But yesterday was not rope-a-dope, not Ali, not even float like a butterfly, sting like a bee (i.e., Obama). It was Mike Tyson in the first round, who famously said, "Everybody has a plan until they get hit." The Donald will, of course, continue to punch himself in the face and the balls (plenty of low blows). He'll be a regular Jim Carrey from Liar, Liar. But Hillary will not stand to the side and gesture to the audience while he does that. She will finish him off. She already has.

2) Bernie has been completely marginalized. This was a speech he could not give. He neither knows enough about foreign affairs or the world, nor is he capable of being the world's leader in anything like the way that Hillary described here. One can substitute his name for Trump's in the speech's most vivid and chilling passage, and the answers would be the same:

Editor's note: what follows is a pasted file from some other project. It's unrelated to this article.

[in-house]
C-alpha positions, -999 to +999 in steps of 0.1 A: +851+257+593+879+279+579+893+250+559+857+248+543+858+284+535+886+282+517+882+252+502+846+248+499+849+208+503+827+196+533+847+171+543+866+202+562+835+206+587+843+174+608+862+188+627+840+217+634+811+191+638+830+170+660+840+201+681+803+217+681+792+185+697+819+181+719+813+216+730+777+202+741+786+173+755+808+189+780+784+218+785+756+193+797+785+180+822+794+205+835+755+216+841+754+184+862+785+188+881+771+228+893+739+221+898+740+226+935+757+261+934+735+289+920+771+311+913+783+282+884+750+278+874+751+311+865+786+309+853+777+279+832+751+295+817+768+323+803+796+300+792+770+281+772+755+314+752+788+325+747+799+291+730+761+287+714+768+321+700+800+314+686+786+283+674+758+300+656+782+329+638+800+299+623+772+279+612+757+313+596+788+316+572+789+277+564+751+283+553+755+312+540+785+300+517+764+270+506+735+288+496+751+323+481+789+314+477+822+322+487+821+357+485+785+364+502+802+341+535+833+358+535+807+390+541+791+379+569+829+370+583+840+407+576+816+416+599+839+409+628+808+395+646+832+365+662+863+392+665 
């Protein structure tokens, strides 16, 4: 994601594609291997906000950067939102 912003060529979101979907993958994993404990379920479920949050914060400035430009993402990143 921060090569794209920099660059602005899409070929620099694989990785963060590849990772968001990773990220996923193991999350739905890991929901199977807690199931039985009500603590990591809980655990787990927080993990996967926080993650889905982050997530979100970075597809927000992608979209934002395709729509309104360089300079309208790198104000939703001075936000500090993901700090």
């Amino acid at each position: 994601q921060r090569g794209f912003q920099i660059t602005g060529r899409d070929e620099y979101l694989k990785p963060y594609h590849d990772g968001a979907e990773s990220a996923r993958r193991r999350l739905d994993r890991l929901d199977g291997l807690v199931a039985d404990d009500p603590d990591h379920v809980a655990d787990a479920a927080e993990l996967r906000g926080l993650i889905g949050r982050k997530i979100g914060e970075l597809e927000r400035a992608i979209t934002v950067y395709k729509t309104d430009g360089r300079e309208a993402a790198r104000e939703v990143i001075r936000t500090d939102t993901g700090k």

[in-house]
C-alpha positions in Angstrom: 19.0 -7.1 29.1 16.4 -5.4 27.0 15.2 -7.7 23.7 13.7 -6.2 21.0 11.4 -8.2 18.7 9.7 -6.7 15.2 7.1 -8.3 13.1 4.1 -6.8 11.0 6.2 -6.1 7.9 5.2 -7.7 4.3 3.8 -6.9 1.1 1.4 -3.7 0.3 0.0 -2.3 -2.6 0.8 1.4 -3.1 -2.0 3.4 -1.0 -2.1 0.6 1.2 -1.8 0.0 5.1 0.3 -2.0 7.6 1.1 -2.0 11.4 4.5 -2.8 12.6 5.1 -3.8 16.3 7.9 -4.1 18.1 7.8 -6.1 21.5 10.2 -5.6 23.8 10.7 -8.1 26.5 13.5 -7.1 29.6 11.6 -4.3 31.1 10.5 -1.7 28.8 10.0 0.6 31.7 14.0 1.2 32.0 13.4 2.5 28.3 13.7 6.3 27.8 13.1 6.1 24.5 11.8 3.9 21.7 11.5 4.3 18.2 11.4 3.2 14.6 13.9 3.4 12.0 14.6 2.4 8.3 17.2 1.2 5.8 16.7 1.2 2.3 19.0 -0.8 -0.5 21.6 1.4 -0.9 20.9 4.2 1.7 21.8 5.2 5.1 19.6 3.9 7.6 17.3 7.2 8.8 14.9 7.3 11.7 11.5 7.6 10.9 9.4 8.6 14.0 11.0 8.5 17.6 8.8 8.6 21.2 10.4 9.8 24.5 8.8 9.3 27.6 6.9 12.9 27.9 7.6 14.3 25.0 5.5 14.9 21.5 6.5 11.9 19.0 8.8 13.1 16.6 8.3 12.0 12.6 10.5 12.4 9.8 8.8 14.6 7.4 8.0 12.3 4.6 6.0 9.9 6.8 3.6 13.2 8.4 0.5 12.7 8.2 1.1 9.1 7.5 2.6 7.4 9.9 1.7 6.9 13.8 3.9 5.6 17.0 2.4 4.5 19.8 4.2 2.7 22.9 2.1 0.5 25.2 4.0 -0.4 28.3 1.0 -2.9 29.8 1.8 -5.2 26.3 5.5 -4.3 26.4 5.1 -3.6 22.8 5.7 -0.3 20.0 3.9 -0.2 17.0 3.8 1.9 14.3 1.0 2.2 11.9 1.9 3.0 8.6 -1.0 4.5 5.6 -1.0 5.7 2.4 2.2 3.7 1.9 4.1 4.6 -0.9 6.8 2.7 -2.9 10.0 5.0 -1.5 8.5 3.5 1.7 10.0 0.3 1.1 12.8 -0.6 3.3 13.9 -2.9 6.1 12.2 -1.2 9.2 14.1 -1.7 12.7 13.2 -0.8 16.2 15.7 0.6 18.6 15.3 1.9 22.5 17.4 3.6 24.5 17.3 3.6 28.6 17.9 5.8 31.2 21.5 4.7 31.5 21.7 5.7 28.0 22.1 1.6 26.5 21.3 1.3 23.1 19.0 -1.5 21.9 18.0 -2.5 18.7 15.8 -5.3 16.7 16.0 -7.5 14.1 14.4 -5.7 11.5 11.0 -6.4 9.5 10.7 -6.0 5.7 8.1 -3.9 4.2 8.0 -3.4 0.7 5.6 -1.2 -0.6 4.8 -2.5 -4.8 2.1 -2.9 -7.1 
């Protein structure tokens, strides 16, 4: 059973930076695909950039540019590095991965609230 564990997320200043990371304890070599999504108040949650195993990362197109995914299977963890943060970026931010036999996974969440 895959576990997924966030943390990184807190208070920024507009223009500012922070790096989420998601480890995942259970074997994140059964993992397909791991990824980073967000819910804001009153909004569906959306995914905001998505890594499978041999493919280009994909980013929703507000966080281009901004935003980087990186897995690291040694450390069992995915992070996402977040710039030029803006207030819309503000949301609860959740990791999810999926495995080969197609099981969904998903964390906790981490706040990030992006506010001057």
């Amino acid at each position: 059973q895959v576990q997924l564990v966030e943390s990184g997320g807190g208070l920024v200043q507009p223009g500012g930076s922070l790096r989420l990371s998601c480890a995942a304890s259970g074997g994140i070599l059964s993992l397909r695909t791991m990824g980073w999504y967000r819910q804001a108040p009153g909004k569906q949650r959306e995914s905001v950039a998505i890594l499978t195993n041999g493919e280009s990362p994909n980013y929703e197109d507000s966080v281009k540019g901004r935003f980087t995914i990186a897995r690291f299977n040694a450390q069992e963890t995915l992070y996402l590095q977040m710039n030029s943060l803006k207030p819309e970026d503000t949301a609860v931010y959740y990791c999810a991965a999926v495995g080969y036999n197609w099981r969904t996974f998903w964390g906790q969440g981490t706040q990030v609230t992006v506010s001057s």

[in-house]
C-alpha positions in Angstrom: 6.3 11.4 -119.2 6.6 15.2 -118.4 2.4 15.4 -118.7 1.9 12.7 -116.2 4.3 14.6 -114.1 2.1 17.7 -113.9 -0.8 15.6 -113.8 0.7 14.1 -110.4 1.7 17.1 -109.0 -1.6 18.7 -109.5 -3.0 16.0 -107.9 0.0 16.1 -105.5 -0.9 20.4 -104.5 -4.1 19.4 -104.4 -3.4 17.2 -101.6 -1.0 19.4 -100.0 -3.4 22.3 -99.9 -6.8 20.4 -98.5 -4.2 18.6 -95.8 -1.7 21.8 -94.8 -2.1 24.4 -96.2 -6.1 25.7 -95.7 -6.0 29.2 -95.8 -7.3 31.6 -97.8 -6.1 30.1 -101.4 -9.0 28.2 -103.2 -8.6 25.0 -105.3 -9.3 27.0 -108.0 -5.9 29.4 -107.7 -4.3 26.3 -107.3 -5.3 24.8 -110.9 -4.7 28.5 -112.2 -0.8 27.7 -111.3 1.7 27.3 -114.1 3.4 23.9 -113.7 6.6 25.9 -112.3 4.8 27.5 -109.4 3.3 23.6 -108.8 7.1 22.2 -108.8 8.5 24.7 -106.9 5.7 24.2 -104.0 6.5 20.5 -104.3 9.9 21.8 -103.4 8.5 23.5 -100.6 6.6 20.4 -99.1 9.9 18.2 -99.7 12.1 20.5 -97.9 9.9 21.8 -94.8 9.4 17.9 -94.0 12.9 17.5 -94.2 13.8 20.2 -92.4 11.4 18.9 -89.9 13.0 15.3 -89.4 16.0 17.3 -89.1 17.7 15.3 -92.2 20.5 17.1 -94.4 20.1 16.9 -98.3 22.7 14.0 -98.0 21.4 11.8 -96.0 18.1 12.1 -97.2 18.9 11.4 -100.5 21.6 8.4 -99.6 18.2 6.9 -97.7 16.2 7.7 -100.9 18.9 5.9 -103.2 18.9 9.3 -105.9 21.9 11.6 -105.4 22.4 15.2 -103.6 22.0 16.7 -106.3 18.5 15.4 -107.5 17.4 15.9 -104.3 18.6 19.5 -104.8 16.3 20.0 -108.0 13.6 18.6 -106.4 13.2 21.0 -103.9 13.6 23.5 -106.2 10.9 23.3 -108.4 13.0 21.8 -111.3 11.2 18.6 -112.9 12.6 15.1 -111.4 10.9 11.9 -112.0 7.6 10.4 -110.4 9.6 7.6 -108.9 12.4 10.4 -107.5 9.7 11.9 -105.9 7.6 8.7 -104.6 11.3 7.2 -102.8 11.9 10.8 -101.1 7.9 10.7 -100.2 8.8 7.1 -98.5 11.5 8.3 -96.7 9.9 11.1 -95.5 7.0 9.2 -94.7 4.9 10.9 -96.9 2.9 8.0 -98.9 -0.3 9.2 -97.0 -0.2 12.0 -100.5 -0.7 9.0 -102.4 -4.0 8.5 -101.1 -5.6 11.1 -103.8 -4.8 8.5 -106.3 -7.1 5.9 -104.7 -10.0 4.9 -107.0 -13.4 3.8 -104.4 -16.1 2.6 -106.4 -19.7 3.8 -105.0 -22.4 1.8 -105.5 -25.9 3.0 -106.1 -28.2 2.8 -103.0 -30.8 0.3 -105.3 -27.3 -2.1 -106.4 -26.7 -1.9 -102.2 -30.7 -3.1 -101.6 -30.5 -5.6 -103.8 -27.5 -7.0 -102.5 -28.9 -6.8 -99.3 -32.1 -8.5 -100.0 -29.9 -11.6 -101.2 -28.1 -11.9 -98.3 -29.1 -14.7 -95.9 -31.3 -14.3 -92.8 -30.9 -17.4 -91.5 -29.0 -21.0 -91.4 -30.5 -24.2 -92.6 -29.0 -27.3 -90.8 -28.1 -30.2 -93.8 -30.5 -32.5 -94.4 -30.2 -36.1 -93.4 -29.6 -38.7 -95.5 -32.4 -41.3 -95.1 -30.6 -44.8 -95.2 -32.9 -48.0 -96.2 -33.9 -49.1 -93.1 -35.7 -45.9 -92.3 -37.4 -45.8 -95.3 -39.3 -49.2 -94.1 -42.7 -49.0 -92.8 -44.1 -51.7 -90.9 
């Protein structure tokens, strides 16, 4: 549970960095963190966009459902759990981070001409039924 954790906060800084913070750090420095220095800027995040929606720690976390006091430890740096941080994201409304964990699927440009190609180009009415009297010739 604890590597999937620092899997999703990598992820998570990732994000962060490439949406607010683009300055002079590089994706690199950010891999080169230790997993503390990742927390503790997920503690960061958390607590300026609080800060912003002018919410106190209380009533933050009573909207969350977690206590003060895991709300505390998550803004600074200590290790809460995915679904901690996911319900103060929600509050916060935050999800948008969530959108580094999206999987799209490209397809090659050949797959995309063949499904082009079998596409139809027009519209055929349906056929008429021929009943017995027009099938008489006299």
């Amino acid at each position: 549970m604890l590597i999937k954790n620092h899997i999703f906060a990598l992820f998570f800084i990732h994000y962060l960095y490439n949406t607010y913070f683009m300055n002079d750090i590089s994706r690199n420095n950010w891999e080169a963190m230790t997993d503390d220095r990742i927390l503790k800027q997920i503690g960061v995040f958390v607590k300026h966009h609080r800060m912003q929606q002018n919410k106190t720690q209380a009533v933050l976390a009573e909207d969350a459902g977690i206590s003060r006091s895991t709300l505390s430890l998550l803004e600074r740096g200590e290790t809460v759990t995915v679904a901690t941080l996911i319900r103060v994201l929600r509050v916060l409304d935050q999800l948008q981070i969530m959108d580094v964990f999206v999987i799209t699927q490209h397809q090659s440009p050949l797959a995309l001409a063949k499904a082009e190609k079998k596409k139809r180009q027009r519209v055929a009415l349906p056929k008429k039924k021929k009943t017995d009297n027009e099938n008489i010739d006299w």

"Now imagine [Bernie Sanders] sitting in the Situation Room, making life-or-death decisions on behalf of the United States. Imagine him [Bernie] deciding whether to send your spouses or children into battle. Imagine if he had not just his Twitter account [his rallies and stump speech] at his disposal when he’s angry, but America’s entire arsenal. 
"Do we want him making those calls – someone thin-skinned and quick to anger, who lashes out at the smallest criticism? Do we want his finger anywhere near the button?"
Yesterday Hillary enacted -- not just described, but embodied -- a kind of leader Bernie is incapable of being. She didn't mention his name, nor did she say anything about the contrast between the two of them-- because she didn't need to. It's like watching Olivier play Lear. He doesn't have to say, "Jerry Lewis can't do this." It's self-evident.